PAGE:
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Contemporary History | Saigon at War: South Vietnam and the Global Sixties, Feb. 25
The Contemporary History Institute hosts Heather Marie Stur discussing her recently released book Saigon at War: South Vietnam and the Global Sixties on Feb. 25 from 4:30 to 5:30 p.m.
Stur is a professor of history at the University of Southern Mississippi and a senior fellow in USM’s Dale Center for the Study of War & Society. She is the author of three books: Saigon at War: South Vietnam and the Global Sixties (Cambridge 2020), The U.S. Military and Civil Rights Since World War II (ABC-CLIO), and Beyond Combat: Women and Gender in the Vietnam War Era (Cambridge 2011).
She is currently working on a book about General Buford Blount and the 3rd Infantry Division in the 2003 invasion of Baghdad. In 2013-14, Stur was a Fulbright scholar in Vietnam.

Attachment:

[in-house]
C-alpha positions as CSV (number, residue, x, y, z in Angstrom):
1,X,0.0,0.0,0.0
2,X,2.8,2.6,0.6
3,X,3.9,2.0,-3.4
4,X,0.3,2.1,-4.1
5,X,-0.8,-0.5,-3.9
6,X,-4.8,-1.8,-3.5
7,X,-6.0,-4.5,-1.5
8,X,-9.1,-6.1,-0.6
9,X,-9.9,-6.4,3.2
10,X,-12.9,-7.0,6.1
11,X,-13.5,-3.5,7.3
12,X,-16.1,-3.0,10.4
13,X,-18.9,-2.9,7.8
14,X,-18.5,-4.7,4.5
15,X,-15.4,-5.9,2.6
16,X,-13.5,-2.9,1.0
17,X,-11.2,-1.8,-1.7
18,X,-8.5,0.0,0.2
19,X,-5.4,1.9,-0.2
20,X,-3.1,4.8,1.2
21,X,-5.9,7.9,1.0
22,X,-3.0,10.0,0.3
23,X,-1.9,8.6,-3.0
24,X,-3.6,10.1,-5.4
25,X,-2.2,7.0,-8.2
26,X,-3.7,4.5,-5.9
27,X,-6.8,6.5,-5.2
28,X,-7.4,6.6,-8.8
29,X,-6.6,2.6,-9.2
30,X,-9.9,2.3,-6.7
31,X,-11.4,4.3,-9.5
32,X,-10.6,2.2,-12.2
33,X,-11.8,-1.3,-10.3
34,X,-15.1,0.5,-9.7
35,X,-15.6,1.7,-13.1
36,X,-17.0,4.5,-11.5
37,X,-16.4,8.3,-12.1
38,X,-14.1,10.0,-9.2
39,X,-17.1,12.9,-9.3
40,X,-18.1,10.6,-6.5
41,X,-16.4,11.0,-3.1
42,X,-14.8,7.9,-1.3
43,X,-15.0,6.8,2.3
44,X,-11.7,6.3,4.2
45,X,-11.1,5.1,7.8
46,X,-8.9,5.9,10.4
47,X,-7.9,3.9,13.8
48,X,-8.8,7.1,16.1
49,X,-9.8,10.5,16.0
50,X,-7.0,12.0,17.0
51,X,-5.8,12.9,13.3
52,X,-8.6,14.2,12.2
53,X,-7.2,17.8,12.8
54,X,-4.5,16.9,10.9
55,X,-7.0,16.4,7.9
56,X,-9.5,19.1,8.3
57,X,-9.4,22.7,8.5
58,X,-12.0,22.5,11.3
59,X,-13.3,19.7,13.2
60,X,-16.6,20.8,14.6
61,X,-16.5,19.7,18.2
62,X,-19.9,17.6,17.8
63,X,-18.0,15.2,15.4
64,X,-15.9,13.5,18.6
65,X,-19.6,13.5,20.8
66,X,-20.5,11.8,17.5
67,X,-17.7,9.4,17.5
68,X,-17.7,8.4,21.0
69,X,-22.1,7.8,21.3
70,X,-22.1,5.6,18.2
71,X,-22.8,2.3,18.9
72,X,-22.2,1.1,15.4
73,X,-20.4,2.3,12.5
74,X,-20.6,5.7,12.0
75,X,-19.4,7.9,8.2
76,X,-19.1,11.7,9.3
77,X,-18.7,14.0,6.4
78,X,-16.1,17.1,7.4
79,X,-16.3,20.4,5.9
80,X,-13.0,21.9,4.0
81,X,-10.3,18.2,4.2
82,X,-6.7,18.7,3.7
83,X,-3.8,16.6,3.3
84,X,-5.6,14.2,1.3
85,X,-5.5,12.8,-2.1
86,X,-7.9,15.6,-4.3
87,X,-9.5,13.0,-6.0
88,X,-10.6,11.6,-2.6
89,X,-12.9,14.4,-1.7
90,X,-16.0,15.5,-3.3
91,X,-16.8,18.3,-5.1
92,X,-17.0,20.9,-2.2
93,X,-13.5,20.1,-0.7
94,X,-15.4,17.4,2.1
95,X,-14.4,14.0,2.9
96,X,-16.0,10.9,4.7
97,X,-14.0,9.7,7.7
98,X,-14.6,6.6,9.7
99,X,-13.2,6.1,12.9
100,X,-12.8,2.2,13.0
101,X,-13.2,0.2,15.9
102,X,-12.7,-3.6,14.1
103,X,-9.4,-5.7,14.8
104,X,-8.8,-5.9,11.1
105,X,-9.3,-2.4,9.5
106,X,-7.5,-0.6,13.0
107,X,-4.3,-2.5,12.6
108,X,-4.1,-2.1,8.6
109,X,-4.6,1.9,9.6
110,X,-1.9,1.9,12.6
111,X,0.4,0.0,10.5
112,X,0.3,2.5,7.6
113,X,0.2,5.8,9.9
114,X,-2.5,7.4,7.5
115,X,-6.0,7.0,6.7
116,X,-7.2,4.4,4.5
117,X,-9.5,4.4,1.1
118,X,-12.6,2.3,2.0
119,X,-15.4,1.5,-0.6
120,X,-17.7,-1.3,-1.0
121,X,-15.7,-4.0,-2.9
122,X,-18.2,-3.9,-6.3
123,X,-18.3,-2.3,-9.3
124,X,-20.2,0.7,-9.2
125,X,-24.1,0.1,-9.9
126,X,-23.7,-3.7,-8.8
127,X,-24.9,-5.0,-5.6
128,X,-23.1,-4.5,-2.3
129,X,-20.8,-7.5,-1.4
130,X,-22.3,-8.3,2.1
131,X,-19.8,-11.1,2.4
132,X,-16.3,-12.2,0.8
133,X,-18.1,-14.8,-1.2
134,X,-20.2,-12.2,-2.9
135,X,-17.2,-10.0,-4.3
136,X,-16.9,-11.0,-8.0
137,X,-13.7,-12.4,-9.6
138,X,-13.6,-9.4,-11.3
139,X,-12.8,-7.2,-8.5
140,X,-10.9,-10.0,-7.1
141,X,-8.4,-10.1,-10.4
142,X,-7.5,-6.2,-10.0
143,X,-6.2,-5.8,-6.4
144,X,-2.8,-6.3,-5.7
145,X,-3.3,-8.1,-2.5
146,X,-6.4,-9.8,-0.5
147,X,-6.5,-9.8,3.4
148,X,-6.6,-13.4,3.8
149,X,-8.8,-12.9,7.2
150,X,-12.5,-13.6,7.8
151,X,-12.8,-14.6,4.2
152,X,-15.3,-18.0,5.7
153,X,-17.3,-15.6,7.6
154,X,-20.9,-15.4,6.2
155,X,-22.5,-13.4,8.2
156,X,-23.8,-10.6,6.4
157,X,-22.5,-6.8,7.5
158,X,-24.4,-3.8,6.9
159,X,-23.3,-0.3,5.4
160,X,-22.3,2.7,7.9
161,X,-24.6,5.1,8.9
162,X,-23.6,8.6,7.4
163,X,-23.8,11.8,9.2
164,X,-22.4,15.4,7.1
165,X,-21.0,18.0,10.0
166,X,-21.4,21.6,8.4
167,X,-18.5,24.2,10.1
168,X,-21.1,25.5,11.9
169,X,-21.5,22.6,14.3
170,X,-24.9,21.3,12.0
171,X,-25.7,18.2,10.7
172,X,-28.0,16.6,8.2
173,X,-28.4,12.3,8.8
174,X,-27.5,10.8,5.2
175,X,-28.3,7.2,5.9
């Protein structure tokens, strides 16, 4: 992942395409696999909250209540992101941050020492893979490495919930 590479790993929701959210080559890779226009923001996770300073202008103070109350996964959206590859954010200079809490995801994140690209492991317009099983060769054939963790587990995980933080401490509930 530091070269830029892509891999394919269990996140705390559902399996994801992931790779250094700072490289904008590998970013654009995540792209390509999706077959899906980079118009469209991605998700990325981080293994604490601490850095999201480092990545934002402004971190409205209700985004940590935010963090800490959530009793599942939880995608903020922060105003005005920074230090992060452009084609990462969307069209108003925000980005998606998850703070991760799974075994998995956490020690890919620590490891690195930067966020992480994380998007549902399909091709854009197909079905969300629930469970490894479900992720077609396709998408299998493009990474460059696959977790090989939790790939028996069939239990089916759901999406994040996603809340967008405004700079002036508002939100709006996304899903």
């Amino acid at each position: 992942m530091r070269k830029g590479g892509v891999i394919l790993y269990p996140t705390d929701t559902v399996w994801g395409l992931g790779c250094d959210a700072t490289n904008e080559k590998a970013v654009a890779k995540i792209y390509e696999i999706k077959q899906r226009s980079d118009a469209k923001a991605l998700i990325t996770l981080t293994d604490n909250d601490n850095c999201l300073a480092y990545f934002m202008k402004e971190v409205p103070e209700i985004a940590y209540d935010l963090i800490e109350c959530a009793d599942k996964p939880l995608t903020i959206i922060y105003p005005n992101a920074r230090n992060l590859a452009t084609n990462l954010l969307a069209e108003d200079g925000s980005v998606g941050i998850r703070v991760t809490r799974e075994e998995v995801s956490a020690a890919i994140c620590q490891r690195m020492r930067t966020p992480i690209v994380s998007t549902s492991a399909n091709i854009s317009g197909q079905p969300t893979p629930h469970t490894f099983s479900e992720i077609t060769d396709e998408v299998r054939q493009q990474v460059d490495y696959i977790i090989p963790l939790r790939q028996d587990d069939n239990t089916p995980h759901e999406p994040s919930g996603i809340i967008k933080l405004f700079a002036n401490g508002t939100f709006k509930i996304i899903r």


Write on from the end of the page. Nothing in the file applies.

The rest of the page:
Saigon at War: South Vietnam and the Global Sixties: During South Vietnam's brief life as a nation, it exhibited glimmers of democracy through citizen activism and a dynamic press. South Vietnamese activists, intellectuals, students, and professionals had multiple visions for Vietnam's future as an independent nation. Some were anticommunists, while others supported the National Liberation Front and Hanoi. In the midst of war, South Vietnam represented the hope and chaos of decolonization and nation building during the Cold War.
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